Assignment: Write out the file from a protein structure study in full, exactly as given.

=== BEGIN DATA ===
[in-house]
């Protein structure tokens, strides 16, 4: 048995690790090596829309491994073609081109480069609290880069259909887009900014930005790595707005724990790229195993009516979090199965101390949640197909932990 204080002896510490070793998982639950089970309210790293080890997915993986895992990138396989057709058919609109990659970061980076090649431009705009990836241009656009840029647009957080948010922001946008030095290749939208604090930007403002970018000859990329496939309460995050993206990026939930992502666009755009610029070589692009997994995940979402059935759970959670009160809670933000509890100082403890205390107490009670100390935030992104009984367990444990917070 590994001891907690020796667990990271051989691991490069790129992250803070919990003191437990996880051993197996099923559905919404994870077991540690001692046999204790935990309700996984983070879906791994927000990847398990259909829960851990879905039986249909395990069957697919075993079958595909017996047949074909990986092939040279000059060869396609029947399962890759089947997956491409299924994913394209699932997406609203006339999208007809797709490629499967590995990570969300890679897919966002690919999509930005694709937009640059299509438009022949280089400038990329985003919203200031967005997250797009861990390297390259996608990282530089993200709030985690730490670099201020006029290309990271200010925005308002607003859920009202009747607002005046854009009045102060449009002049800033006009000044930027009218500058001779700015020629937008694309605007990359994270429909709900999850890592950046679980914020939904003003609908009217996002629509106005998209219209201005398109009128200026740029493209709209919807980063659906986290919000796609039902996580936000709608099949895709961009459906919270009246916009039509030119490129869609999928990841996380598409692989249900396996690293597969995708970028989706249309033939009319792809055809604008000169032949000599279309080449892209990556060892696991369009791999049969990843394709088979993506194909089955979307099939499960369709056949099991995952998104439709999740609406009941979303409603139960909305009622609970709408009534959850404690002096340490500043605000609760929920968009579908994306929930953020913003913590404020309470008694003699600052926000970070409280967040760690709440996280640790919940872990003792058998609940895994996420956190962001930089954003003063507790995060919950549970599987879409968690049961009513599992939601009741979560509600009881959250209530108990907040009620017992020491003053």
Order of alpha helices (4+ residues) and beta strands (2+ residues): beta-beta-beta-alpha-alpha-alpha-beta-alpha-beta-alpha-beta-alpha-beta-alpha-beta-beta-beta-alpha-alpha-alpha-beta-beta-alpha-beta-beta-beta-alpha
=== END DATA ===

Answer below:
[in-house]
């Protein structure tokens, strides 16, 4: 048995690790090596829309491994073609081109480069609290880069259909887009900014930005790595707005724990790229195993009516979090199965101390949640197909932990 204080002896510490070793998982639950089970309210790293080890997915993986895992990138396989057709058919609109990659970061980076090649431009705009990836241009656009840029647009957080948010922001946008030095290749939208604090930007403002970018000859990329496939309460995050993206990026939930992502666009755009610029070589692009997994995940979402059935759970959670009160809670933000509890100082403890205390107490009670100390935030992104009984367990444990917070 590994001891907690020796667990990271051989691991490069790129992250803070919990003191437990996880051993197996099923559905919404994870077991540690001692046999204790935990309700996984983070879906791994927000990847398990259909829960851990879905039986249909395990069957697919075993079958595909017996047949074909990986092939040279000059060869396609029947399962890759089947997956491409299924994913394209699932997406609203006339999208007809797709490629499967590995990570969300890679897919966002690919999509930005694709937009640059299509438009022949280089400038990329985003919203200031967005997250797009861990390297390259996608990282530089993200709030985690730490670099201020006029290309990271200010925005308002607003859920009202009747607002005046854009009045102060449009002049800033006009000044930027009218500058001779700015020629937008694309605007990359994270429909709900999850890592950046679980914020939904003003609908009217996002629509106005998209219209201005398109009128200026740029493209709209919807980063659906986290919000796609039902996580936000709608099949895709961009459906919270009246916009039509030119490129869609999928990841996380598409692989249900396996690293597969995708970028989706249309033939009319792809055809604008000169032949000599279309080449892209990556060892696991369009791999049969990843394709088979993506194909089955979307099939499960369709056949099991995952998104439709999740609406009941979303409603139960909305009622609970709408009534959850404690002096340490500043605000609760929920968009579908994306929930953020913003913590404020309470008694003699600052926000970070409280967040760690709440996280640790919940872990003792058998609940895994996420956190962001930089954003003063507790995060919950549970599987879409968690049961009513599992939601009741979560509600009881959250209530108990907040009620017992020491003053």
Order of alpha helices (4+ residues) and beta strands (2+ residues): beta-beta-beta-alpha-alpha-alpha-beta-alpha-beta-alpha-beta-alpha-beta-alpha-beta-beta-beta-alpha-alpha-alpha-beta-beta-alpha-beta-beta-beta-alpha